Setting up Simple Financial Management Cadillac MI
Waddell & Reed, Inc.
Lake City, MI
M-F 9-5; SA 9-12
Drive Up Hours
M-W 8:30-5:30; TH-F 8:30-6; SA 9-1
IAM Financial, LLC
Grand Rapids, MI
Ongoing Investment Management, High Net Worth Client Needs, Middle Income Client Needs, Retirement Plan Investment Advice, Investment Advice without Ongoing Management, Tax Planning
NAPFA Registered Financial Advisor, CFP®, EA
Ronald Blue & Co., LLC
Tax Planning, Retirement Planning & Distribution Rules, Retirement Plan Investment Advice, Ongoing Investment Management, Middle Income Client Needs, High Net Worth Client Needs
NAPFA Registered Financial Advisor
Ongoing Investment Management, Planning Issues for Business Owners, Women's Financial Planning Issues, Charitable Giving - Trusts & Foundations, Estate & Generational Planning Issues
NAPFA Registered Financial Advisor, AIF, AIFA, CPA/PFS, CISA
M-F 9-5; SA 9-12
Drive Up Hours
SAME AS LOBBY
Y.D. Financial Services, Inc.
Tax Planning, Divorce Planning, Planning Issues for Business Owners, College/Education Planning, Ongoing Investment Management, Planning Concerns for Corporate Executives
NAPFA Registered Financial Advisor, BBA, CFP®, CPA, MST
Capelli Financial Services, Inc.
Bloomfield Hills, MI
Ongoing Investment Management, Helping Clients Identify & Achieve Goals, College/Education Planning, Retirement Planning & Distribution Rules
NAPFA Registered Financial Advisor, BS, CFP®
Norman Financial Planning, Inc.
Ongoing Investment Management, Cash Flow/Budgets/Credit Issues, Middle Income Client Needs, Retirement Planning & Distribution Rules, Women's Financial Planning Issues, Retirement Plan Investment Advice
NAPFA Registered Financial Advisor, CFP®, MBA
Setting up Simple Financial Management
Don't Launch Your Start-Up Until You Have the Finances Under Control
By Nora Caley
Sometimes you don’t need a lot of money to start a business. What you need instead is good financial management. If you plan carefully, control spending, and monitor the money that comes into your business and the money that goes out, you can prevent a monetary emergency later.
Besides preventing disaster, there are other reasons for sound financial management. If you know how much money your business is making and where the money is going, that can help you estimate your future profits. By making accurate projections, you will be able to decide whether you should expand your business. Your well-organized and accurate financial records might help you get a loan or other funding.
Financial management also makes it easier for you to pay taxes. If you are a sole proprietor or you are self employed, you don’t get paychecks with taxes withheld. Instead, you have to pay estimated taxes four times a year, and financial management makes it easier to figure out how much to pay.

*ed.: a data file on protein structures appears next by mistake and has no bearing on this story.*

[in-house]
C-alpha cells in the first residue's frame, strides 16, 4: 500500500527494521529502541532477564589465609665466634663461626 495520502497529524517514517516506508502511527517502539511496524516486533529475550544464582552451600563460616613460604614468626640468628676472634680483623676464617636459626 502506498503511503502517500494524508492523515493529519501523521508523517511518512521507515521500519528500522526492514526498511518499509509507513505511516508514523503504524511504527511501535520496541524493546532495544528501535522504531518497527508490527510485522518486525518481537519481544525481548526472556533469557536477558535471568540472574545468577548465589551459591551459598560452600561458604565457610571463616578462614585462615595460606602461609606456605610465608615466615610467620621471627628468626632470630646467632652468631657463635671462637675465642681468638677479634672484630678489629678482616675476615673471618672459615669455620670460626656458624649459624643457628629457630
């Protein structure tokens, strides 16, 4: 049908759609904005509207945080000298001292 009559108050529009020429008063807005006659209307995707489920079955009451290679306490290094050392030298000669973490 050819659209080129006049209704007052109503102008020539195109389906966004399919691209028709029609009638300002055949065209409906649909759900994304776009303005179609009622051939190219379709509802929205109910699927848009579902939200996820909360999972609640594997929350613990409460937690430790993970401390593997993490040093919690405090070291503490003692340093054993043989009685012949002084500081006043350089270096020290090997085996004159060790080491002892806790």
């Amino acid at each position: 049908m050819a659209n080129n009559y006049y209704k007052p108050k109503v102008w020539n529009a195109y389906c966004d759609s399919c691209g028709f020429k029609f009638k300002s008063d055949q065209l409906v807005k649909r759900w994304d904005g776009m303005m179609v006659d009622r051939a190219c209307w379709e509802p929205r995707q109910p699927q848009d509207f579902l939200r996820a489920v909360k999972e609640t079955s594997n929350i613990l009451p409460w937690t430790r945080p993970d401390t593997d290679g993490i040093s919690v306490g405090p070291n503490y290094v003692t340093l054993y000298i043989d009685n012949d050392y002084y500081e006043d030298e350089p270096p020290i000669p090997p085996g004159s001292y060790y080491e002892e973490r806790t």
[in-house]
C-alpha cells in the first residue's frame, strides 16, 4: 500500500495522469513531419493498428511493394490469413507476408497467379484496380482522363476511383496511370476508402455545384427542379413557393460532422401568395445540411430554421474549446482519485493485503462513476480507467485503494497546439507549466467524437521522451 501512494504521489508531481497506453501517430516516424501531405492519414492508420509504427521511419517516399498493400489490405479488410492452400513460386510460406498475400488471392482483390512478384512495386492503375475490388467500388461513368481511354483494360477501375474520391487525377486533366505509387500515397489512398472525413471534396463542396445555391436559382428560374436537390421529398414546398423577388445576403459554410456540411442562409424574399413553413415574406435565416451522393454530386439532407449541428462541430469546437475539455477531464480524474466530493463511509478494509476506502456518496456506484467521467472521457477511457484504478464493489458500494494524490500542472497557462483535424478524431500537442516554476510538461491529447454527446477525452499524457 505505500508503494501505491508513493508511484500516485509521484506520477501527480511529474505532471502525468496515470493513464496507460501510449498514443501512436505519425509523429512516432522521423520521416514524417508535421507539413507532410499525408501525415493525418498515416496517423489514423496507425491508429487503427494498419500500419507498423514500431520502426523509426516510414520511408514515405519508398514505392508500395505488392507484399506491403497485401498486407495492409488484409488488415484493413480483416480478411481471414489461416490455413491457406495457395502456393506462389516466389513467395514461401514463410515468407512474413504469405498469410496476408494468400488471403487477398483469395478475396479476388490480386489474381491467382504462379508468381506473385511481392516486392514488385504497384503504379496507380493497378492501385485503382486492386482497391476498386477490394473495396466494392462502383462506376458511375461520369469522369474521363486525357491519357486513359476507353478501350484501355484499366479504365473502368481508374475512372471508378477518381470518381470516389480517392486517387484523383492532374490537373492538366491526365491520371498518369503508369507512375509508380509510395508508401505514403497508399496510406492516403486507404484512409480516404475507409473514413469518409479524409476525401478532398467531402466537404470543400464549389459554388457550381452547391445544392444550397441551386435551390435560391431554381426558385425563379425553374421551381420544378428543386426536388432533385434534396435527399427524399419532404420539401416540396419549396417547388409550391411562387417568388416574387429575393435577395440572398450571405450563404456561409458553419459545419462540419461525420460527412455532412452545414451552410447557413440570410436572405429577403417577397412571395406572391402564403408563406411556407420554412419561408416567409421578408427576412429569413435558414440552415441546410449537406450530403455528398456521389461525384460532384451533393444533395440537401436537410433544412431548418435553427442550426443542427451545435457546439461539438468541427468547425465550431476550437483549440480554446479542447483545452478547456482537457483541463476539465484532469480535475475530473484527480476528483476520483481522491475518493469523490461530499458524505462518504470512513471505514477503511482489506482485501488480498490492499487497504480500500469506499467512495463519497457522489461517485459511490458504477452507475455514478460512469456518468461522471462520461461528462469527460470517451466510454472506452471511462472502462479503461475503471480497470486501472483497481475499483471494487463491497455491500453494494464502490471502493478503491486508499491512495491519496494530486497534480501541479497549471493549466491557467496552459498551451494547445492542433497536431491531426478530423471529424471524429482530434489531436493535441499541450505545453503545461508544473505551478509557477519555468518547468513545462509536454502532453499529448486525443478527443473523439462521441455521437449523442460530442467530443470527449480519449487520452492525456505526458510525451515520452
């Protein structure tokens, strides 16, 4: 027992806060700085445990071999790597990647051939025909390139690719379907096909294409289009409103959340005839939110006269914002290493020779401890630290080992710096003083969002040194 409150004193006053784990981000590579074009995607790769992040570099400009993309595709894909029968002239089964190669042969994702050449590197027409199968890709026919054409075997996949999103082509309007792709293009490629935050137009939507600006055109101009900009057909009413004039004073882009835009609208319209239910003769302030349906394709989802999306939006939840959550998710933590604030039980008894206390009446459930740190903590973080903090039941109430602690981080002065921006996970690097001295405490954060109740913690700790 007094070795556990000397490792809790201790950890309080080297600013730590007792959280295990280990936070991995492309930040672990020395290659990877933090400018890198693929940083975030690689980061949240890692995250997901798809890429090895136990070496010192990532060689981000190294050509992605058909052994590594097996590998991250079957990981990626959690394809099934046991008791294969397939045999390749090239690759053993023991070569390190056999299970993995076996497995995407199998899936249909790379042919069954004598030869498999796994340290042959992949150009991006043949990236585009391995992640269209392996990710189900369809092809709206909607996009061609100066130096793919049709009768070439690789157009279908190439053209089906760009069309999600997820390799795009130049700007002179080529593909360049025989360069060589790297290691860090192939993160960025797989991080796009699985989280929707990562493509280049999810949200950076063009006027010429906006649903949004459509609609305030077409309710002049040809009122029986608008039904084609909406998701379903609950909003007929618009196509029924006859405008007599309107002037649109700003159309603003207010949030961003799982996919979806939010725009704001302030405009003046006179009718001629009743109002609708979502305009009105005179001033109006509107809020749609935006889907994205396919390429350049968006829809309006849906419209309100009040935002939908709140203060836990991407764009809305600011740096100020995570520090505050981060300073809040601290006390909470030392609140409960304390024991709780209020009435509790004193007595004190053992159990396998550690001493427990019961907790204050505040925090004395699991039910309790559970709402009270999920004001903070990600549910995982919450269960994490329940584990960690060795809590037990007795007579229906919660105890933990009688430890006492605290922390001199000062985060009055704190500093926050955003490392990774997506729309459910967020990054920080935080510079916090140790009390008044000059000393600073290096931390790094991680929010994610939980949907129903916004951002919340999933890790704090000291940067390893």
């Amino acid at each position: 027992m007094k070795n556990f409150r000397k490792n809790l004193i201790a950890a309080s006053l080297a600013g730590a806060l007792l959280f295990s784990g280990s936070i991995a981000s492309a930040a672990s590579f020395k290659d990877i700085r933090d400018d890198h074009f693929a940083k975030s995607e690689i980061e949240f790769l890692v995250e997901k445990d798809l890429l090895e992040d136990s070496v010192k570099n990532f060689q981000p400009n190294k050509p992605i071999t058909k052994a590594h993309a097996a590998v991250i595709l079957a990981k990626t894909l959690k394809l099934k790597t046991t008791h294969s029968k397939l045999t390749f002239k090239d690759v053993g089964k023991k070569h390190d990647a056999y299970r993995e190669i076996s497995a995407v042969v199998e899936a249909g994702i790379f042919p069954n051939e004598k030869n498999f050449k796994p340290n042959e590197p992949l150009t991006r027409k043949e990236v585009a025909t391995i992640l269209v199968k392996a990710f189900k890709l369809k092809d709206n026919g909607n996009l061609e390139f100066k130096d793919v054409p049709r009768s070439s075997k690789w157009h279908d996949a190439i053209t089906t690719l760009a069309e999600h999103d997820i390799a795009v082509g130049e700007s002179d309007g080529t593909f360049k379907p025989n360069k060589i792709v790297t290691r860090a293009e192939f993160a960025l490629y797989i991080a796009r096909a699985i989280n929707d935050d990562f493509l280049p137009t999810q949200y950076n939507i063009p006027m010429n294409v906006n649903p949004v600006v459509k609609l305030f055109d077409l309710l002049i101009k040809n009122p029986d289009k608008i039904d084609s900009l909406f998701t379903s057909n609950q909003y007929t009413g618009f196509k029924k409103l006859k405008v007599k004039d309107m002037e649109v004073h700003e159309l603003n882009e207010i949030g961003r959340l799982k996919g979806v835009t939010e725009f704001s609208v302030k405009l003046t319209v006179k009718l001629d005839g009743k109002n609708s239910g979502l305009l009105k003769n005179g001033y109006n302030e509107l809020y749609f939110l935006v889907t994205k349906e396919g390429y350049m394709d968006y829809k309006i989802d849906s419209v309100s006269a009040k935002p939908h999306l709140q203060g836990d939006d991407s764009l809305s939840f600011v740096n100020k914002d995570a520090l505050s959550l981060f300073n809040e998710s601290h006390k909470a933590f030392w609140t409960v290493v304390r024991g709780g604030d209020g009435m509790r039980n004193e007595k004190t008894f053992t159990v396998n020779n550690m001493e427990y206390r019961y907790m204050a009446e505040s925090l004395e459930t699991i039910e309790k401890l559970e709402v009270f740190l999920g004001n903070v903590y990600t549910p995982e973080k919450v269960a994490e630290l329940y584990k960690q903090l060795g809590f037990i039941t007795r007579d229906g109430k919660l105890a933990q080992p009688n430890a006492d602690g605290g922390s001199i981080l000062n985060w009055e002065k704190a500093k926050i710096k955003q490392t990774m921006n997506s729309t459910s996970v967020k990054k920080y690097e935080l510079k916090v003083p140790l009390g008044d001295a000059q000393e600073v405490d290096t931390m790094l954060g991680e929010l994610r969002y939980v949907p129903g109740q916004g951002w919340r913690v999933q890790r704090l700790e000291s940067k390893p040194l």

Another reason to maintain good financial management is the analysis helps you see whether your business is succeeding. Sometimes when a business fails it’s not due to a lack of sales, but the inability of the business owner to control how much money the company spends, and how quickly the company gets paid for the products and services it sells. Proper financial management will help you keep track of these important details.
First, make sure you separate your business funds from your personal funds. That means different credit cards for your business and your household, and separate checking accounts.
If you have written a business plan, you might already have a projection of your business’s income and expenses for at least the first year. You can use this part of your plan as a guide for the more detailed financial plan you will write.
If you didn’t write a business plan, or if the financial pages of your plan didn’t include a lot of specifics, then write a cash flow analysis for your business. Start with a spreadsheet. If you have Microsoft Excel, set up a spreadsheet in which the column headings are months, and the rows show money in and money out.
The first row should be Cash On Hand. That’s your starting point, the money you have in the business checking account. The next few rows could have titles such as Cash Sales, Collections from Credit Accounts, and Other Cash Injection. On the bottom of that section, put a row called Total Cash. This section shows cash you actually have, not customers’ payments that you expect will arrive in the mail or be deposited into your account soon.
The next rows show the cash paid out. These rows include purchases of raw materials or ingredients, office supplies, advertising, gas mileage, shipping, and other categories. Don’t forget to include loan payments, credit card fees, and checking account fees. On th...